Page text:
2005-18   Co-Editor.   The New Southern Studies.  University press book series.  The University of Georgia Press (22 academic manuscripts published, including several award-winning titles)

 

Riché Richardson’s research has mainly focused on two questions:  the status of the South in the United States in shaping race and gender, and the status of the region in shaping the African American and American as categories, along with masculinity and femininity.  In addition, it has examined the global and Hemispheric impact of the U.S. South.  Her research project, which she has primarily established through her first two book manuscripts, is grounded in gender studies in its emphasis on masculinities and femininities and explores the nationalization of ideologies of race and gender with origins in the South.  It has examined topics from the legacy of Rosa Parks to the dirty South rap genre in hip hop.  The body of academic essays that she has produced and continues to develop builds upon the primary concerns of this research project and explores multiple topics of interest, including black feminism, along with studies of masculinity and sexuality, popular culture (including television, film studies, Oprah studies and Beyoncé studies) art, and literary studies.  In some cases, Richardson’s teaching in the classroom is informed by her research, which she also shares by regularly participating on panels at professional conferences and symposia.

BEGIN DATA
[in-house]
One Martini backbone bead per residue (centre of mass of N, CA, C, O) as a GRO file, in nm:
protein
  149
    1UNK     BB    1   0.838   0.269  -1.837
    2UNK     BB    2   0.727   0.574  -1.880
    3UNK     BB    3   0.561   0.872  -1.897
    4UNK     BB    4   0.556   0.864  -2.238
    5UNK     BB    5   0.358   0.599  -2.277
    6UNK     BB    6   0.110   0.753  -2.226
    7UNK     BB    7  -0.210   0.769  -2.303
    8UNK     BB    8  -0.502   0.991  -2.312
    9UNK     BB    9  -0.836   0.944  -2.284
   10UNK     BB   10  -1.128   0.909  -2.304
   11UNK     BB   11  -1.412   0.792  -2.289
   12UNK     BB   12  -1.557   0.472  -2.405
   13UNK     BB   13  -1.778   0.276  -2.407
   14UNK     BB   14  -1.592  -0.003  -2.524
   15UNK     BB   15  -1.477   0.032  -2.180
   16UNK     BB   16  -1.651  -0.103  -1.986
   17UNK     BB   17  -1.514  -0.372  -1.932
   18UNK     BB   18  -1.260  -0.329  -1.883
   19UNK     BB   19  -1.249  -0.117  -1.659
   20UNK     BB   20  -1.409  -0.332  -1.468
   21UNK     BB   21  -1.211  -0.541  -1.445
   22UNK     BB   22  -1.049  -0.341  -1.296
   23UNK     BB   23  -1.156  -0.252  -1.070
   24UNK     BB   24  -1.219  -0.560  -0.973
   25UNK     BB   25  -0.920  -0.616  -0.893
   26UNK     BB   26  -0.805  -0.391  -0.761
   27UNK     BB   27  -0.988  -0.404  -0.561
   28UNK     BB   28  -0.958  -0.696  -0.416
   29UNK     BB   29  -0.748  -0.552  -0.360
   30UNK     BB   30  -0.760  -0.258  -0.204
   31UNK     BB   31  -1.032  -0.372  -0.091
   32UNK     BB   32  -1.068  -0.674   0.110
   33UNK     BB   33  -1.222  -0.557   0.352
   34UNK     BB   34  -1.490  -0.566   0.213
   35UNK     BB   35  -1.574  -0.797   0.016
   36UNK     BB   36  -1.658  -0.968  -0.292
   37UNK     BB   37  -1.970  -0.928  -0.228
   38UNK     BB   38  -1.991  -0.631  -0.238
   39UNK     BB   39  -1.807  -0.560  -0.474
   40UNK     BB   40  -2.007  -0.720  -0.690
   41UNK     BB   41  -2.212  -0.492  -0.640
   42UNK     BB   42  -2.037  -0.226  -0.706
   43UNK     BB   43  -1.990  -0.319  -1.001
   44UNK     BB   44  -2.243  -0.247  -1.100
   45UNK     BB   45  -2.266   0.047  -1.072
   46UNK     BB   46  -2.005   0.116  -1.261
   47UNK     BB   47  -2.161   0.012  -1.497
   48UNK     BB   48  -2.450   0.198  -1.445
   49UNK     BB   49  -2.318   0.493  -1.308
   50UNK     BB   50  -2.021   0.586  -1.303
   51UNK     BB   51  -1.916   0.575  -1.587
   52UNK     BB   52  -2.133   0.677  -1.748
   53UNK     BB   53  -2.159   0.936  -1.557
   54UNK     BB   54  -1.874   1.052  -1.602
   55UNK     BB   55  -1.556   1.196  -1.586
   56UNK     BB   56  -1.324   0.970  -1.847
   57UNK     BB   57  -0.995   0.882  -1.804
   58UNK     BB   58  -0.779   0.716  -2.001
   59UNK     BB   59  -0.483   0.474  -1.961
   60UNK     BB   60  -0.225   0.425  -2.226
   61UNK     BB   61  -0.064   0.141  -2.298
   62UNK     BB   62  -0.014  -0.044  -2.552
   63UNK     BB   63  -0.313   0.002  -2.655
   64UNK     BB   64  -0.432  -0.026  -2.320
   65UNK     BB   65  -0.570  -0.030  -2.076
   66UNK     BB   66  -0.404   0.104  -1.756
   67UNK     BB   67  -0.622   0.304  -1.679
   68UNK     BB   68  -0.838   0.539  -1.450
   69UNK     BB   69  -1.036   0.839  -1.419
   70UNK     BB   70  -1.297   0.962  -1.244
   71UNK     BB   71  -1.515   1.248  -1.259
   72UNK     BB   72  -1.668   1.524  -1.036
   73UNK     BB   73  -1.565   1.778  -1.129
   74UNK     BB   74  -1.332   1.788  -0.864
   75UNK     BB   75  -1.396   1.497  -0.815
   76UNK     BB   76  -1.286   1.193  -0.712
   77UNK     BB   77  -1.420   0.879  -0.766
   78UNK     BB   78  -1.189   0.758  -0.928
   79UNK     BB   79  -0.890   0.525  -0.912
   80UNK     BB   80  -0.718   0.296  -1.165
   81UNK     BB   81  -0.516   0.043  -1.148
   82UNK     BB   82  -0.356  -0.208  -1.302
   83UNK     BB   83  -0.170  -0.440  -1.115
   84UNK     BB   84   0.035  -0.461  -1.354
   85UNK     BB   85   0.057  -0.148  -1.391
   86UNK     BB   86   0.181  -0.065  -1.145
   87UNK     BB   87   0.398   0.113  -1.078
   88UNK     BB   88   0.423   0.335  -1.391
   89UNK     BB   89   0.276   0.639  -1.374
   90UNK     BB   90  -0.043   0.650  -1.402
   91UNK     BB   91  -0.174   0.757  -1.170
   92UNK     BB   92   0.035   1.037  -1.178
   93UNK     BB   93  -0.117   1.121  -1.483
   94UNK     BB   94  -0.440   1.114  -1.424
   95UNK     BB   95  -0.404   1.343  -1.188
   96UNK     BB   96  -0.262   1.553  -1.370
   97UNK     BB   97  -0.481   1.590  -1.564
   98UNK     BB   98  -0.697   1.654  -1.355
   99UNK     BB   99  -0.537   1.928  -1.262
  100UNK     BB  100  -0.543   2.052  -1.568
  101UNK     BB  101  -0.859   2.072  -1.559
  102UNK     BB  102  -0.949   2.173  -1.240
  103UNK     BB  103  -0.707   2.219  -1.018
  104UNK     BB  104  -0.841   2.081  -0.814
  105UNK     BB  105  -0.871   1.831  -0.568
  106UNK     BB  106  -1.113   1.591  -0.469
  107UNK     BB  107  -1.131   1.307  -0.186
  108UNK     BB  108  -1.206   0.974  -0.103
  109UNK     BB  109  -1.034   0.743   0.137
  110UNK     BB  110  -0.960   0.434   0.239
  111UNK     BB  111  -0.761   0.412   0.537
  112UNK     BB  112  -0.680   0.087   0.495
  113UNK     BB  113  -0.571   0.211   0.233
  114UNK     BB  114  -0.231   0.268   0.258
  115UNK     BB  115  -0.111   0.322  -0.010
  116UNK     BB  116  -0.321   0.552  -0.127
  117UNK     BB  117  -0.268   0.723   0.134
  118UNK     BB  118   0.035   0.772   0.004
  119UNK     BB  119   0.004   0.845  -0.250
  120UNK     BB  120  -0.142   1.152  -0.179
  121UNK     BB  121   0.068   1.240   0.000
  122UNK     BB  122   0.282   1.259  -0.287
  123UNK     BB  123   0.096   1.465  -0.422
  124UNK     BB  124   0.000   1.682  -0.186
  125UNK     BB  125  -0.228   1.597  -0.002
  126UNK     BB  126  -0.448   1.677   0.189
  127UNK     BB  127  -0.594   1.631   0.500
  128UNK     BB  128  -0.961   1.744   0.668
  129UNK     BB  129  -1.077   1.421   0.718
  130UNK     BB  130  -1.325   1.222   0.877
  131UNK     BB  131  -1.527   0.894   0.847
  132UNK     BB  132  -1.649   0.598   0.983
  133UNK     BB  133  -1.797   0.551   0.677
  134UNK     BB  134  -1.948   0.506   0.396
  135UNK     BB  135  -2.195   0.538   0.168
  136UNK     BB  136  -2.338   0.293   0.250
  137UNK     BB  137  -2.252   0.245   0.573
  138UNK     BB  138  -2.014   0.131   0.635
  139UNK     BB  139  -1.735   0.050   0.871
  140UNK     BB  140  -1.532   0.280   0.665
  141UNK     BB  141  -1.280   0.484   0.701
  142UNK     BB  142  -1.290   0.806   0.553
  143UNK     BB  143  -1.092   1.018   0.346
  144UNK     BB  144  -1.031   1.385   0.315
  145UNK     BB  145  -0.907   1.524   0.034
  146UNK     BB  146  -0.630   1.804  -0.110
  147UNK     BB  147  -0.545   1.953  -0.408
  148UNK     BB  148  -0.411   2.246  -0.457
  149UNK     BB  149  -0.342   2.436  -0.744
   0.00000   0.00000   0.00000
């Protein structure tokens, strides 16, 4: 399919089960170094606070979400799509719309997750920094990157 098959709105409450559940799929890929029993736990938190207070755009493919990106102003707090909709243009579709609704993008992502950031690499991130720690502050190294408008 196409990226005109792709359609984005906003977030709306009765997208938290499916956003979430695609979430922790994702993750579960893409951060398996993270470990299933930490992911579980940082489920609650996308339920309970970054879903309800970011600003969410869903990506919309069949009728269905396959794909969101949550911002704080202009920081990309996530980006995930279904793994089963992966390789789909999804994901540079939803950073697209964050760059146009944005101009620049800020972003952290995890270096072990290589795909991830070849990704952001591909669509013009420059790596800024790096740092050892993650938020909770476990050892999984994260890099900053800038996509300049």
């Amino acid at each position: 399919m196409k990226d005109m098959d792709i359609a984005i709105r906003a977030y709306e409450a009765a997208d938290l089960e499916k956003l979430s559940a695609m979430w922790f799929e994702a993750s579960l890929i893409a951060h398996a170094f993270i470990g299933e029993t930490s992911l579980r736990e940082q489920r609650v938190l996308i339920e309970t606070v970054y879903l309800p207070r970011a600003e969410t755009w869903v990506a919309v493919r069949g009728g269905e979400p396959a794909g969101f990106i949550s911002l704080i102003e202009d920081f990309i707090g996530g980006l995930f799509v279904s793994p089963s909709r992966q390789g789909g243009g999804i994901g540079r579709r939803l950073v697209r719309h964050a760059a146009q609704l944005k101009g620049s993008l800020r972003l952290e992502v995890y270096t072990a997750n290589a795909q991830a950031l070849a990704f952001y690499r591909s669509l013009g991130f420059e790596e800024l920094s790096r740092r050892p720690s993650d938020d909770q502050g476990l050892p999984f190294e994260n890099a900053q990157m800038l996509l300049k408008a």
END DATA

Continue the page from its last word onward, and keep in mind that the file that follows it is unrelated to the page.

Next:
JOURNAL ESSAYS

2016   “The Eight Debate:  The Hottentot, the Handmaid and the Octomom.”  Labrys. 29 (2016). 

2015    “From the 'Summer of Faulkner' to Oprah's Obama:  What We Can Learn from Joe Christmas and Miss Jane Pittman."  “The Summer of Faulkner:  Oprah’s Book Club, William Faulkner, and 21st Century

America.”  Ed. Jaime Harker, Jay Watson, and Cecilia Konchar Farr.  The Mississippi Quarterly 3(2013):  459-486.  

 

2014    "'The Bed Intruder' -News Video Goes Viral:  Antoine Dodson as Internet Celebrity and Commodity." “On Gender and Sexuality.”  Ed. Amber Johnson.  Technoculture:  An Online Journal of Technology in    Society 4(2014). (online) 

 

2014      “Monumentalizing Mary McLeod Bethune and Rosa Parks in the Post-Civil Rights Era.”  “The Genius of Black Women:  One Hundred Years of Triumph.”  Ed. Darlene Clark Hine and Paula Giddings.  Phillis:   The Journal for Research on African American Women  2:1 (2014):  23-30. 
 

2013    “Framing Rosa Parks in Reel Time.”  Southern Quarterly 4(2013):  54-65.   

 

2012     “Push, Precious and New Narratives of Slavery and Harlem.”  Black Camera 4 (2012):  161-180.

 

2010     “Kara Walker’s Old South and New Terrors.”  NKA:  Journal of Contemporary African Art 25(2009):   48-59. 

 

2009     “Binding Nations through Art Quilts and a Trip to the U.S. Embassy in France as a Cultural Envoy.”   TransAtlantica:  American Studies Journal  2 (2009). (online) 

 

2007     “Madame Kara Walker:  Notre Artiste.”  TransAtlantica:  American Studies Journal  2(2007). (online)

2007     “Southern Horrors, Global Terrors.”  Black Renaissance/Renaissance Noire 7(2007):  128-39.